online-offline-where-to-draw-the-line. Aviva makes that point that “students need a safe place to make mistakes, and I don’t know that social media provides this safe place.” Check out the comments from some of the readers [here].
We do live in interesting times for sure. Perhaps this is all a lesson in media literacy (& life). From my perspective, there are a few important points in the mix.
In my view blogs are indeed a social media tool. In today’s world, you DO have a voice through a variety of social media tools. One’s actions in a social media environment have reach and impact. This begs responsible and ethical use: do good, ask good questions, ‘poke’ at things in a respectful manner. It is likely safe to say that not all real life experiences will have these characteristics, and from this perspective, Aviva’s blog post raises a great point when considering the learning environment.
In response to Aviva’s post, Doug Peterson wrote a great blog post this morning called Learning about Social Media in which he makes a strong case for using blogs as an excellent entry point into this world. I certainly support Doug’s view that blogs are indeed an excellent starting point. I also think that the K12 educational experience needs to move beyond this. Our students live in a world where new online tools and platforms are ‘born’ all the time and having some appropriate experiences in new arenas is also important. I like the idea of gradual release of responsibility (age appropriate), and I am excited about the positive experiences I am seeing WRDSB students having within programs such as the Futures Forum Project (FFP).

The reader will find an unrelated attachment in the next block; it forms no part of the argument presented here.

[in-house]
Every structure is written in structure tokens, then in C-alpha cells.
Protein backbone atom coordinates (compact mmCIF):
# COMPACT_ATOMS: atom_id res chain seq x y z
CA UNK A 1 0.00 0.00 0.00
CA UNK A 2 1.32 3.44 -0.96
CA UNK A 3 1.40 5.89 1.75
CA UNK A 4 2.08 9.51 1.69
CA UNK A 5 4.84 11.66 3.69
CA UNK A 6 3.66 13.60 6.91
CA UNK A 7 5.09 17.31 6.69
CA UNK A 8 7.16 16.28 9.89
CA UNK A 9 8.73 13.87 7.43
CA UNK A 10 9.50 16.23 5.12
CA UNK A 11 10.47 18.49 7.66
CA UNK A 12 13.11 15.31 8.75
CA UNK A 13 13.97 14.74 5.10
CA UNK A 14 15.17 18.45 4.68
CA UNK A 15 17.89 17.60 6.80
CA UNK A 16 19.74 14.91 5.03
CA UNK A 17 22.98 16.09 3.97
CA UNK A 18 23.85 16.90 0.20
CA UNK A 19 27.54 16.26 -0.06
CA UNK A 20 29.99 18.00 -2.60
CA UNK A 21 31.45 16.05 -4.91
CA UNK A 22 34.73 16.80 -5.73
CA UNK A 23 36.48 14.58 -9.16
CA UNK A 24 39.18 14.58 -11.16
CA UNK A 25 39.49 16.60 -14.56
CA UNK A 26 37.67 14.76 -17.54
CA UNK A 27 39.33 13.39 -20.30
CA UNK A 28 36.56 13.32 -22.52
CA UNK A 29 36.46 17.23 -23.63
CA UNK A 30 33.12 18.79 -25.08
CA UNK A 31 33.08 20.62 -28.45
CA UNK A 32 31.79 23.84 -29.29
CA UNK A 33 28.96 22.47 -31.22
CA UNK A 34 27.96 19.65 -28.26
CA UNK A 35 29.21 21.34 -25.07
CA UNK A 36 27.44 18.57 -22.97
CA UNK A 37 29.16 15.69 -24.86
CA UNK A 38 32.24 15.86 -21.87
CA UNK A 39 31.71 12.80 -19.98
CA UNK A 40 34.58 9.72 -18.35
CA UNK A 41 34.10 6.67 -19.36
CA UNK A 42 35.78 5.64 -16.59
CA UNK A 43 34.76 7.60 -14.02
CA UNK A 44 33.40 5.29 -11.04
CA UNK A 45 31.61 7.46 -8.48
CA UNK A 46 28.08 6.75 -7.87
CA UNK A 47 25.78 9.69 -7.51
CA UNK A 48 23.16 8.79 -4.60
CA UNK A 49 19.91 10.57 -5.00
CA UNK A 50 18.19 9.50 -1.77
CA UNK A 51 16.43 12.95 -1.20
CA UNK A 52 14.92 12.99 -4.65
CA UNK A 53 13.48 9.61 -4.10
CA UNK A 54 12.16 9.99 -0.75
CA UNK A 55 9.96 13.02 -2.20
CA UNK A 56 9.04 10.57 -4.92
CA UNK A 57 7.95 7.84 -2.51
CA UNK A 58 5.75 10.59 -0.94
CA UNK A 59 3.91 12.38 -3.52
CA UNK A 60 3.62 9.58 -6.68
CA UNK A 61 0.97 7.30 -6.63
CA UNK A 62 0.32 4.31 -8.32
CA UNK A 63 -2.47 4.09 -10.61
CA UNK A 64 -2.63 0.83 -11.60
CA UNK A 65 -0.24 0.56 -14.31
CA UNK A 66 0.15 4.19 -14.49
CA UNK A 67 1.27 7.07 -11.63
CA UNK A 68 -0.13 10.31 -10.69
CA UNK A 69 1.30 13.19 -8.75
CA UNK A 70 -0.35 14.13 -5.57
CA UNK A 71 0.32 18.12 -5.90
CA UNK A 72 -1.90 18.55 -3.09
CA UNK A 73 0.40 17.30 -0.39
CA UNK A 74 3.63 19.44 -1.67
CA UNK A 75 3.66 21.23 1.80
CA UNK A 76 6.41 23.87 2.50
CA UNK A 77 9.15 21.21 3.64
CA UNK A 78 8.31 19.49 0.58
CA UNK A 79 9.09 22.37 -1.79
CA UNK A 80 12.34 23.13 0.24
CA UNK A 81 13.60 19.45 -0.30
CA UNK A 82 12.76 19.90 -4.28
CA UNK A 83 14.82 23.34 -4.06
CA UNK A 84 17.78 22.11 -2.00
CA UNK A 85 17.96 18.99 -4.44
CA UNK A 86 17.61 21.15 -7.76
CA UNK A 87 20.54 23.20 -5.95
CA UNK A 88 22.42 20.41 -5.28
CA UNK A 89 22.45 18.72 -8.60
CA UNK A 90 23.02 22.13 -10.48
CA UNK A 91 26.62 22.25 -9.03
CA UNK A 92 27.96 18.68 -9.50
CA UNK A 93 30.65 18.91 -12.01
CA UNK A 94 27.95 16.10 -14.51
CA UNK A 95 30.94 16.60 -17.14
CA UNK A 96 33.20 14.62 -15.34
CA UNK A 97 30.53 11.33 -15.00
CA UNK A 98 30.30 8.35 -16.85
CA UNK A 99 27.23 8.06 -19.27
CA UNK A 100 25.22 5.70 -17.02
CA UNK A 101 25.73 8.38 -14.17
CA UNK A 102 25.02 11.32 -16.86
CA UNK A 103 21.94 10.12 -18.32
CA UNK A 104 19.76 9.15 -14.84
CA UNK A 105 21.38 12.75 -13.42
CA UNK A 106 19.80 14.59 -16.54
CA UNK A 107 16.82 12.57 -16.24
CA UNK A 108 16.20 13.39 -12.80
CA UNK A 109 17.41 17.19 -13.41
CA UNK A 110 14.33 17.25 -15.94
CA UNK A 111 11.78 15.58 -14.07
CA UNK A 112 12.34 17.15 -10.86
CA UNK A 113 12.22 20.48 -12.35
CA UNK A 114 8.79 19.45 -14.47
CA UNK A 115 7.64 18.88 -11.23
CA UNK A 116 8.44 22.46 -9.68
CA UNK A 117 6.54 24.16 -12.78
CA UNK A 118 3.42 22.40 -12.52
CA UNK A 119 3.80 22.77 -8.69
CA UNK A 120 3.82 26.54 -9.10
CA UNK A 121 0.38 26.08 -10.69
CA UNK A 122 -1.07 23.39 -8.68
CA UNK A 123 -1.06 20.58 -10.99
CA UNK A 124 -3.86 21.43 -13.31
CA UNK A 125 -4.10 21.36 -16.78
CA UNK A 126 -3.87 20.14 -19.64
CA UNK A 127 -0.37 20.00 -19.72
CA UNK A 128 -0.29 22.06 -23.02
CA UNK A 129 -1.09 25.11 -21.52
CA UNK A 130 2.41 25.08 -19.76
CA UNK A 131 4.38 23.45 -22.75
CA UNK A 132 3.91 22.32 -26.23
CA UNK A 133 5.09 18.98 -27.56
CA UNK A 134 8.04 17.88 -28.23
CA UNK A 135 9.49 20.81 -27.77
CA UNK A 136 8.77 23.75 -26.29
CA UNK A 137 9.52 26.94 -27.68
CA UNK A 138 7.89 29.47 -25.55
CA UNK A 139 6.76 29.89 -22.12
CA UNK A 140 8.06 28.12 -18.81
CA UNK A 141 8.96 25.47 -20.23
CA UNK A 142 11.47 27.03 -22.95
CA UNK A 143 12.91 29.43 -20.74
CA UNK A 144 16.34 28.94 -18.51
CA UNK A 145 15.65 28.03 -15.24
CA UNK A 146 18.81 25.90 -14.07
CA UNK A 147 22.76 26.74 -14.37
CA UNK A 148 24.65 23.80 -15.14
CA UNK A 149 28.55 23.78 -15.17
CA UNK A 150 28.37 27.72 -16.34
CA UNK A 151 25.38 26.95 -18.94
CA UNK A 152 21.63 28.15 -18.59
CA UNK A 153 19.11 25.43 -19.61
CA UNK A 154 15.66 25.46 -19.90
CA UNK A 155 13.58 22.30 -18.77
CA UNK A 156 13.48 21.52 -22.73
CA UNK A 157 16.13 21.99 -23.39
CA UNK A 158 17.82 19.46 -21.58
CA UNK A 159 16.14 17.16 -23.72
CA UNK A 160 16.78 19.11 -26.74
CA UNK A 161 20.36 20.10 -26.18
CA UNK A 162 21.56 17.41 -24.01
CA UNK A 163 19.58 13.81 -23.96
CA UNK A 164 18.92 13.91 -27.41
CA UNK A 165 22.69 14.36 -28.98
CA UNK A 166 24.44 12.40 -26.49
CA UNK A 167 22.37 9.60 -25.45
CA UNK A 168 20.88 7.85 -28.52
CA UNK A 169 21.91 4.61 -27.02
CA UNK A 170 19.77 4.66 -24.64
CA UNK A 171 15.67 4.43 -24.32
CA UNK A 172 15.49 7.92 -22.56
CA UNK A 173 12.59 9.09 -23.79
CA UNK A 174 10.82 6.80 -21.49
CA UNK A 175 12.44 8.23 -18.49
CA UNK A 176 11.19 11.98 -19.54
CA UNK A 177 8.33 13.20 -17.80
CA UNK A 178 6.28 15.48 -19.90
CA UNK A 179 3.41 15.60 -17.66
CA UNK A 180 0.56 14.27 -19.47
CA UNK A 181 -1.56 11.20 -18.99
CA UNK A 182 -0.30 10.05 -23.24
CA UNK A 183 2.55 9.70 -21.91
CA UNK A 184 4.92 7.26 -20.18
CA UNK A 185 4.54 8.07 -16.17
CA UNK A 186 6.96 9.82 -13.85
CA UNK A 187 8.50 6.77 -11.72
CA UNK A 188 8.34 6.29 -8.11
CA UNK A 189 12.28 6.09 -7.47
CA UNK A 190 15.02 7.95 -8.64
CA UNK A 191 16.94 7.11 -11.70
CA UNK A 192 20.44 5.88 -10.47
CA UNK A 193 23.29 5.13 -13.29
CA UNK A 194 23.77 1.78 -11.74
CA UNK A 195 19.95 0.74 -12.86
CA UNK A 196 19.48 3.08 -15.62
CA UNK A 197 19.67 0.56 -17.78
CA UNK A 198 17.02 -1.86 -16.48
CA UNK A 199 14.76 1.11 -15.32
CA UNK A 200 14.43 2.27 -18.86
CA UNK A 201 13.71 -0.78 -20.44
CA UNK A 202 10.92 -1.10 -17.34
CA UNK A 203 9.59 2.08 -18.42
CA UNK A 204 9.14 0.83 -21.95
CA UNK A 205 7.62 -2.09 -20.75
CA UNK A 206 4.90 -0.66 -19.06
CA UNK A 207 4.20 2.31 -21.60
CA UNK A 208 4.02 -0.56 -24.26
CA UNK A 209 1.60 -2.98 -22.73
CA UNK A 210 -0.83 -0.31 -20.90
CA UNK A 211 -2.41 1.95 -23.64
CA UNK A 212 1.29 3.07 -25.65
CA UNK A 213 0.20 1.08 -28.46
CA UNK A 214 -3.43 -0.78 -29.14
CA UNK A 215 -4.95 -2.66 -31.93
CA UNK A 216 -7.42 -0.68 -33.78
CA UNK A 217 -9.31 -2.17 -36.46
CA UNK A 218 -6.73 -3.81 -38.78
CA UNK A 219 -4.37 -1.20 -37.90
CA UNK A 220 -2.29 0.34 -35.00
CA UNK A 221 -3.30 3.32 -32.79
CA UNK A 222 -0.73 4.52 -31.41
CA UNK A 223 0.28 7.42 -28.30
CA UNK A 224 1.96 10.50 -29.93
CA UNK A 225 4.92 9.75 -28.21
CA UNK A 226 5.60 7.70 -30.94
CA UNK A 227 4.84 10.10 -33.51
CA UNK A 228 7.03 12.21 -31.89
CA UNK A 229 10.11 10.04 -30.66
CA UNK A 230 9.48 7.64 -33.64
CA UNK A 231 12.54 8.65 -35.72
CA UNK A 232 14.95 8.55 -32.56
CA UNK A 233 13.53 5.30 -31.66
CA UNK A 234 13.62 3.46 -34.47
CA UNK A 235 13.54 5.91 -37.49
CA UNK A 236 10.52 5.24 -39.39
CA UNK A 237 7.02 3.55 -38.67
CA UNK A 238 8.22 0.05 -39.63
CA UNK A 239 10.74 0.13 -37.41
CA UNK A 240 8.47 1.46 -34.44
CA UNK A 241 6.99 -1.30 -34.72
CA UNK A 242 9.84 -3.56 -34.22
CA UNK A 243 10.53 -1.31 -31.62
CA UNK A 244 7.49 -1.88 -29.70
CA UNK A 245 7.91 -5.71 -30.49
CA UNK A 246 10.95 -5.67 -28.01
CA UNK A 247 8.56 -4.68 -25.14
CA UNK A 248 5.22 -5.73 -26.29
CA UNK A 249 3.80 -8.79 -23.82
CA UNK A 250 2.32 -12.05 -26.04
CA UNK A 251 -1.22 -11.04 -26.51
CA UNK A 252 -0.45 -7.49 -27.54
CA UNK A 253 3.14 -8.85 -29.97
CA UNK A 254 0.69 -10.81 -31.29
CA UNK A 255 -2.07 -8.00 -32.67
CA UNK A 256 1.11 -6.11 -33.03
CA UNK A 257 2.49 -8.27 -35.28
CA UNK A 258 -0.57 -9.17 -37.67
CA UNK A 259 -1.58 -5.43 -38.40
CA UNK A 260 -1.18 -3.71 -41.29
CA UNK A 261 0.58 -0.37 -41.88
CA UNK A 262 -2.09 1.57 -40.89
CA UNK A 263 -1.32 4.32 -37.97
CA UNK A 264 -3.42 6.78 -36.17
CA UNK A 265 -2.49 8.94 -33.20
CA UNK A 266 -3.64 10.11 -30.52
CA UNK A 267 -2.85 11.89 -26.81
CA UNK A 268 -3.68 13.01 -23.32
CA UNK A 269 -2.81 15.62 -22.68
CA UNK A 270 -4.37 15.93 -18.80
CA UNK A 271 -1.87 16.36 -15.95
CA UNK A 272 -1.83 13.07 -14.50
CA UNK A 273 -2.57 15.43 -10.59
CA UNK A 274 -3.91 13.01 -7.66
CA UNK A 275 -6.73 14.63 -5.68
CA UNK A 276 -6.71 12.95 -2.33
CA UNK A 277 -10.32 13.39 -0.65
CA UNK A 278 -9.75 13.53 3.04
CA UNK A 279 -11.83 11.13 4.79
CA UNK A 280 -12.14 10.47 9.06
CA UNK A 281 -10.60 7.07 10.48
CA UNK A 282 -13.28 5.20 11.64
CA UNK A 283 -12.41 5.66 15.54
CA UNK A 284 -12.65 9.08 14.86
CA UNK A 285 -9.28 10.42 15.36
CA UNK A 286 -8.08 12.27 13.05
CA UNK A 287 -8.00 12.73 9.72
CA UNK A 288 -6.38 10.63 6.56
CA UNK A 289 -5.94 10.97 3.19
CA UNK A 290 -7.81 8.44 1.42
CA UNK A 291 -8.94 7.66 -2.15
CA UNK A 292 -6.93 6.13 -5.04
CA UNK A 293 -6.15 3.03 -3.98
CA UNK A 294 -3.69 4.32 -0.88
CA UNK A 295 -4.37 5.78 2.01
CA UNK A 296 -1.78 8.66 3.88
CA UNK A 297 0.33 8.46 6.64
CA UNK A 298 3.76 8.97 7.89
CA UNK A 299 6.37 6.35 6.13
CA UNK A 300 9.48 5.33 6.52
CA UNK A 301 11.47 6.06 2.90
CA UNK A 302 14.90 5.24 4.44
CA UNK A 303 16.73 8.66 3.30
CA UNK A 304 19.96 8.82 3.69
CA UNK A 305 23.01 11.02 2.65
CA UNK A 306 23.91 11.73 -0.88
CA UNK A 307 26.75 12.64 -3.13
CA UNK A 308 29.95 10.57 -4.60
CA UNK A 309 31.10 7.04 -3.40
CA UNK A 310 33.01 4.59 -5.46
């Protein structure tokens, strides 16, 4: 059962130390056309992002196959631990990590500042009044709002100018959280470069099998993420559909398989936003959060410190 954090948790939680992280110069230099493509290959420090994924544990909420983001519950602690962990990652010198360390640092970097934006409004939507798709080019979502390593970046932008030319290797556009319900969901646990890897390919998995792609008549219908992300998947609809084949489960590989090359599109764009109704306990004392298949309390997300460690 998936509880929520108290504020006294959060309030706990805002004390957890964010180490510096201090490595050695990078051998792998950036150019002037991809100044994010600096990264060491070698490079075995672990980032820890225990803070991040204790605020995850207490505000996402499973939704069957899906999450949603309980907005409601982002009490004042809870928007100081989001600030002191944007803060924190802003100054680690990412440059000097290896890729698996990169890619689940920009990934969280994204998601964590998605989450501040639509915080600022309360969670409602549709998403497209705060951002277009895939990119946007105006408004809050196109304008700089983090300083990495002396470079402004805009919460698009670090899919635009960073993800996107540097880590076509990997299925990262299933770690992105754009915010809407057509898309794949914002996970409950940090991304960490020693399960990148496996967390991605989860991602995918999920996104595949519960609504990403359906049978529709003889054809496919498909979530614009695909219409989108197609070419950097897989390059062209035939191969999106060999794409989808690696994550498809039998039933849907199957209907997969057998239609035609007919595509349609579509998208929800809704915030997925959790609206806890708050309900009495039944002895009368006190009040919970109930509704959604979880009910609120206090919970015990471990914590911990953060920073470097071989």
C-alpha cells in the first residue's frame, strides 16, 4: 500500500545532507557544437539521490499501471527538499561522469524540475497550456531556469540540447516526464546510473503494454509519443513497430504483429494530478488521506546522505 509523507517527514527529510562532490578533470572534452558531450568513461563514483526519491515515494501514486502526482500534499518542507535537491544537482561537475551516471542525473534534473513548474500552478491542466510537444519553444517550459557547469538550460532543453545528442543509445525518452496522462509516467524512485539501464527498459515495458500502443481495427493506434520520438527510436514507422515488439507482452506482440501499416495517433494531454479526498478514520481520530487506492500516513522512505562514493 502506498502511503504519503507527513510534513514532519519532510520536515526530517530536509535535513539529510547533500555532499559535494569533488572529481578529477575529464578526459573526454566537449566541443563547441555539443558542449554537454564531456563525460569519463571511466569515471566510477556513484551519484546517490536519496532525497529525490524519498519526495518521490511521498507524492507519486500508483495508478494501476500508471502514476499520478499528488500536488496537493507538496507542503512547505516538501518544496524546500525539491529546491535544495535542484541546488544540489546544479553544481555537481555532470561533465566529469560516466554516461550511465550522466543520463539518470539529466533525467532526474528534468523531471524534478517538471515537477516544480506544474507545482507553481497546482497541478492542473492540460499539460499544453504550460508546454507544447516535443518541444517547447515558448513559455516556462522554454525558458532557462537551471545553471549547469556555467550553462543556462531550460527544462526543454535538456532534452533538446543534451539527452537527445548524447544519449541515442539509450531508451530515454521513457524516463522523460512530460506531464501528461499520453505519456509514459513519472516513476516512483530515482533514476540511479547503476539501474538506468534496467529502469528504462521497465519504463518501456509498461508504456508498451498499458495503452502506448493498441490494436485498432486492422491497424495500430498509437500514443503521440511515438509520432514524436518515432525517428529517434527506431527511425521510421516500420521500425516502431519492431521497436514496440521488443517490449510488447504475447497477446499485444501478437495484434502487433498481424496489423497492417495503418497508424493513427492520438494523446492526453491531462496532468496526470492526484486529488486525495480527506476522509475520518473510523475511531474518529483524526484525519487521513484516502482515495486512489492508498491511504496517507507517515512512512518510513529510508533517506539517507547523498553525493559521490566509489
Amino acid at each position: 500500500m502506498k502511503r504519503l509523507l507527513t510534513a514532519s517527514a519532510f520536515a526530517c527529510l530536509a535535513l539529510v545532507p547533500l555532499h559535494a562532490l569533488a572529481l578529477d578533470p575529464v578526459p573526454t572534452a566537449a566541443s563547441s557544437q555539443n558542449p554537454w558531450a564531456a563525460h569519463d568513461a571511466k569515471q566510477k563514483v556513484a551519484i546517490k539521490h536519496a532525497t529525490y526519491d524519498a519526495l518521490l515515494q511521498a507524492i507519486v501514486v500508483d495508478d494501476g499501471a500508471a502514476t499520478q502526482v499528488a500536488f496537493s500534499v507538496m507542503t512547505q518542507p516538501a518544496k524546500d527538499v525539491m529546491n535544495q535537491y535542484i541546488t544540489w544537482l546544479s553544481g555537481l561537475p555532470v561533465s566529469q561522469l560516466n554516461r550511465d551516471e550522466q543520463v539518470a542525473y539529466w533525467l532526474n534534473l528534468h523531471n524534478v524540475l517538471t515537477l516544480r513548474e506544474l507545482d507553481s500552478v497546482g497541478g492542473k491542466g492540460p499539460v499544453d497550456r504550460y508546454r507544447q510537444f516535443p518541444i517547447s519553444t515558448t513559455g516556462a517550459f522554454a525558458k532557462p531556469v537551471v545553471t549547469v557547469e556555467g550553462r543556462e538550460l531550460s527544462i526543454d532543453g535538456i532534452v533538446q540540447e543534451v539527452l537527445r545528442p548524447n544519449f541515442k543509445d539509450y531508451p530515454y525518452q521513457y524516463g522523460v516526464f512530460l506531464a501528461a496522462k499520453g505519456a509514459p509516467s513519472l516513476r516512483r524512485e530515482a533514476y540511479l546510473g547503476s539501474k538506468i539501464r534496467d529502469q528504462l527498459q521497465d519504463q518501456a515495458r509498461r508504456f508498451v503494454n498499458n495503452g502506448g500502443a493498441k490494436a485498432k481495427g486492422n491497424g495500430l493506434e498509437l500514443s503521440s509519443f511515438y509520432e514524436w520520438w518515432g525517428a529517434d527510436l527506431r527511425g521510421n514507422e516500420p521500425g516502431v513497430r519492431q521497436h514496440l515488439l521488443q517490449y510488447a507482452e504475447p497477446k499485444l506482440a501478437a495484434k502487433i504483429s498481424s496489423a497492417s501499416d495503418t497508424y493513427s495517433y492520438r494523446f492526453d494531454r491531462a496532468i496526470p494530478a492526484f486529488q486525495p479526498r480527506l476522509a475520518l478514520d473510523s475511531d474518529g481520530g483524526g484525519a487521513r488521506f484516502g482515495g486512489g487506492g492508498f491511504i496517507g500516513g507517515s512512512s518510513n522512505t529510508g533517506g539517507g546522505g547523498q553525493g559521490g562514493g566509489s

I don’t think one can underestimate the power of positive role modelling. Do you see this as an opportunity for educators? or perhaps a responsibility? Either way, social media is here to stay. Reach, impact, connections, relationship building and establishing trust are all important aspects of this digital world in which we live, and important areas to develop in young people.
Great topic. Please weigh in. I welcome your thoughts on this discussion. Leave a comment or connect in some other way.
4 thoughts on “On or Off Line: a Perspective”
Thanks for continuing the discussion here, Mark! I think that this is a very interesting discussion, and one where we need to continue to talk about and examine options. I’m kind of torn on what to do here. I use many social media tools in the classroom with students, and I see them using these tools very responsibly. They do tend to be using them for an academic purpose though, and this is different than when they go home and use social media for more personal interactions. How do we support students with these personal interactions online? Even with the gradual release of responsibility model, are elementary school students ready to share their private lives in a public forum? Should they be? I’m really not sure here. I’d be curious to hear what others have to say.
I agree with your assertion that we need to have students explore and use other forms of social media responsibly. My origina thought was that the blog was a good and safe starting point. Where do we go from there? I think that falls onto the comfort level and abilities of the teacher.
The other concept that I tried to address in my post is the “shock value” that we’re seeing in social media. A Twitter search for #neknomination will lead to the underbelly of social media where the goal is to outdo the next person. Internet users are exploiting the power of social media to engage in activities like this. Like so many things, if we’re not teaching responsible use in schools, are we prepared to let students decide where the dividing line between the acceptable and the unacceptable lies?
Your points are well taken Doug, and I do concur that blogs are a great starting point. The notion of “shock value” you raise is important in our digital online world. One does not always see the type of responsible use that would be classified as exemplary digital citizenship. ~Mark